Galaxy Note 20+ 5G hits benchmark with Snapdragon 865, 8GB RAM
The Galaxy Note 20+ has popped up in the online benchmark Geekbench for the first time, proving that Samsung has pushed the device deep into development. The phone carries model number SM-N986U, which should correspond with the 5G variant given that the Note 10+ 5G is known as the SM-N976U.
The motherboard is codenamed ‘kona,’ which means that the Galaxy Note 20+ 5G is equipped with Qualcomm’s Snapdragon 865 chipset – same as the Galaxy S20 series in regions where it doesn’t employ the in-house Exynos solution instead. This makes sense, given how the SM-N976U model number corresponds to the US market, where the Snapdragon solution is preferred by Samsung.
Snapdragon 865, 8GB of RAM, Android 10 seem to be on-board
Other details revealed by the benchmark include 8GB of RAM, which is a bit odd given that the Galaxy S20 5G has 12GB of RAM as standard. But keep in mind that this may be an early prototype model, so certain specs like RAM could change by the time the phone will be ready for the market. There’s always the possibility that this benchmark listing may have been faked because it’s not very difficult to do that in the first place.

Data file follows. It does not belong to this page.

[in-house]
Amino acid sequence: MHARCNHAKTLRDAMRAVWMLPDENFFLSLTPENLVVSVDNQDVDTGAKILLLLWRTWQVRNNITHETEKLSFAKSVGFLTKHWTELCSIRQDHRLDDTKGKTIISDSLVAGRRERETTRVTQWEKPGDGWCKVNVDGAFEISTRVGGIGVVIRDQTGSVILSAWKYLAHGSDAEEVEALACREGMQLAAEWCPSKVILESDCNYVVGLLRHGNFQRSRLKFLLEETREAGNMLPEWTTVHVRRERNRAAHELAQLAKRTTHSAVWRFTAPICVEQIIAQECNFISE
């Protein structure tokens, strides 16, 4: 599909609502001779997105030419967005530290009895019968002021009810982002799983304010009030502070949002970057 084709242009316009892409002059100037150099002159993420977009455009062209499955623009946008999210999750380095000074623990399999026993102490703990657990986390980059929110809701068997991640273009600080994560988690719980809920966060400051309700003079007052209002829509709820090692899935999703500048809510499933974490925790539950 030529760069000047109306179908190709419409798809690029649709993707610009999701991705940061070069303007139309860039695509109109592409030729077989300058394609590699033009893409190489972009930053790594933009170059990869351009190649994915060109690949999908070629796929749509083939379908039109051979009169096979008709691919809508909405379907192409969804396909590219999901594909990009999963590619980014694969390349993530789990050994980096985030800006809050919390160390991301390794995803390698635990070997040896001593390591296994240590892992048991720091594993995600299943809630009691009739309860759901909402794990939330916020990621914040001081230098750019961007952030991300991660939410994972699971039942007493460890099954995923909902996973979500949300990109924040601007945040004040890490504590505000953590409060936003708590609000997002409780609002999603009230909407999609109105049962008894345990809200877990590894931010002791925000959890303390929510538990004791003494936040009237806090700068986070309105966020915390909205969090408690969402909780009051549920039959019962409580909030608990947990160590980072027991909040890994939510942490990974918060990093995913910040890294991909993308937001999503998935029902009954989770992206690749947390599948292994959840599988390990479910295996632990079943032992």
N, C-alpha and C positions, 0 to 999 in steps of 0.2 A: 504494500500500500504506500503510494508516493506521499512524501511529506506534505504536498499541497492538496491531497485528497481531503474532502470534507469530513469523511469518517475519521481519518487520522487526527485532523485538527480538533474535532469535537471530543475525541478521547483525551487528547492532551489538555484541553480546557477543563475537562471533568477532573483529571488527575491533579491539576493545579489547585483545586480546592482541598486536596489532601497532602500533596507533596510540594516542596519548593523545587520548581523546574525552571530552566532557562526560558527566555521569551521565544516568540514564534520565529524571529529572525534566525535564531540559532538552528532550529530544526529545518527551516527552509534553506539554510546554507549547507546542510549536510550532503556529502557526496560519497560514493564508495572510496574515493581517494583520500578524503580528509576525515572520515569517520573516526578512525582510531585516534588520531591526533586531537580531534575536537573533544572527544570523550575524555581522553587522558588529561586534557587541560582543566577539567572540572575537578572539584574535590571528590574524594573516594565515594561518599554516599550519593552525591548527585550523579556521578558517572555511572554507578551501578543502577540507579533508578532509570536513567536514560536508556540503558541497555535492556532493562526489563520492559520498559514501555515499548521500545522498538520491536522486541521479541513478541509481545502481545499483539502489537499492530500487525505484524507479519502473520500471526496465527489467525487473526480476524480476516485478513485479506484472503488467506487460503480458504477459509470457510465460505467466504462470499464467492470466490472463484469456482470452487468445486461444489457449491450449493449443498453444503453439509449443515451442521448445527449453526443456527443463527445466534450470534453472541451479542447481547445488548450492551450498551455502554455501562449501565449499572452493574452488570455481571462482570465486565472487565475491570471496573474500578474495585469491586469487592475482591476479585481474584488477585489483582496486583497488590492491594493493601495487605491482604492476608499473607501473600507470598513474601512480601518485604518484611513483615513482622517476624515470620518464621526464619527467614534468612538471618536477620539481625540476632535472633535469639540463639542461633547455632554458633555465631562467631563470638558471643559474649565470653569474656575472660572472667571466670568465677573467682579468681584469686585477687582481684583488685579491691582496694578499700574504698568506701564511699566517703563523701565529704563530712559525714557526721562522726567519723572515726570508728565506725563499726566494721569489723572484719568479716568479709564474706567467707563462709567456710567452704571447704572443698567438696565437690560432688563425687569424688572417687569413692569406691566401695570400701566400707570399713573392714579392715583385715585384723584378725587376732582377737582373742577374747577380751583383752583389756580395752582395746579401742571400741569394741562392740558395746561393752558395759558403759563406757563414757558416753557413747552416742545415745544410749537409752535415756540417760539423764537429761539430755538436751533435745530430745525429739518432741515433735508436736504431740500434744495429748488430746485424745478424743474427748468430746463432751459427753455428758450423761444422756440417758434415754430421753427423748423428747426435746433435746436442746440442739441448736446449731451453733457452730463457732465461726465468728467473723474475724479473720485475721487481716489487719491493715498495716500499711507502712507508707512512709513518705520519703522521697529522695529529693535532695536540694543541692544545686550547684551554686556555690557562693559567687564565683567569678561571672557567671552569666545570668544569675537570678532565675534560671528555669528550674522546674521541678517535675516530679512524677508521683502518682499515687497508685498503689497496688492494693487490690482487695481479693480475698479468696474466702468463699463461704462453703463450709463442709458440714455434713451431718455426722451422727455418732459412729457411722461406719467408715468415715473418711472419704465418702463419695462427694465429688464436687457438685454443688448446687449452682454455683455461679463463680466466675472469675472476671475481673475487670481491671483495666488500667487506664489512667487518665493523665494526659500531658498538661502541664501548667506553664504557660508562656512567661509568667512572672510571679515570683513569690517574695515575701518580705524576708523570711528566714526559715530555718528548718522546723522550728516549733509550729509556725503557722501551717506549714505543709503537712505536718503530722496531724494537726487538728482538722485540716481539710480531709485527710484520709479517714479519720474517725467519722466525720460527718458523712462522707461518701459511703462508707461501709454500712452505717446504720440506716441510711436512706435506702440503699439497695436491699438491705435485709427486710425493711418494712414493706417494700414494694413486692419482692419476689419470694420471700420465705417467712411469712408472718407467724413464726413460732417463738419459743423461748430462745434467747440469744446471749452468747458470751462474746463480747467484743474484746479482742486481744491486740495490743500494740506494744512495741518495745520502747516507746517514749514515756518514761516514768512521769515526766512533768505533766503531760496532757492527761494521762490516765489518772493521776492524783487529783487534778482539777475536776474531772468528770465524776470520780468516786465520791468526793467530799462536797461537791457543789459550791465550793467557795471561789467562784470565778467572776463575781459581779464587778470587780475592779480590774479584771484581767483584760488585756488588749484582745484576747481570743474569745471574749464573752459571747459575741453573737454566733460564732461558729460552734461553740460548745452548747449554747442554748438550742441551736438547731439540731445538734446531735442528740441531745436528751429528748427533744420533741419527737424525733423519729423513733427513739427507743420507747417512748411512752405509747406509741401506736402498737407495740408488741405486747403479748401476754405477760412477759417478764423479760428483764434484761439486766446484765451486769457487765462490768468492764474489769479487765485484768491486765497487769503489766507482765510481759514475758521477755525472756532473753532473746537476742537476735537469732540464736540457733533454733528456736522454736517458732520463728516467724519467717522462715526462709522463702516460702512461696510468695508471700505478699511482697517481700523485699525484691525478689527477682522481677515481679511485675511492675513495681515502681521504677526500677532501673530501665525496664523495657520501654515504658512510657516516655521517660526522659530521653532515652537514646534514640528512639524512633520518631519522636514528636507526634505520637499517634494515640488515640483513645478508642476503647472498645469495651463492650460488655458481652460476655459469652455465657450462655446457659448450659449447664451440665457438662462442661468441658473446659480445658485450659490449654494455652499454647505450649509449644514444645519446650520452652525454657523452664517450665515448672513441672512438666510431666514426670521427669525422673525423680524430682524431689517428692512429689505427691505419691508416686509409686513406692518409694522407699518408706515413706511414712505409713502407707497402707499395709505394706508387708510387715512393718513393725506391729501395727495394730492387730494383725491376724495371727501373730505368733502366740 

As expected, the Galaxy Note 20+ would Android 10 out of the box, and it should be Samsung’s first smartphone to ship with One UI 2.5 as well. Benchmark scores suggest that the Galaxy Note 20+ tackles both the single-core and multi-core tests with more success when compared to the Galaxy S20 Ultra 5G, as you can see in the gallery below.
Keep in mind that early benchmark scores for unreleased devices aren’t always representative of the final product. They are subject to change, but regardless, the Galaxy Note 20 series should use the same chipset as the Galaxy S20 and performance should be similar.
We’ll keep you posted as soon as we learn more about the Galaxy Note 20 series. Until then, check out this recent leak revealing an important design element of the upcoming phablet, and feel free to share your thoughts in the comments.Join the Discussion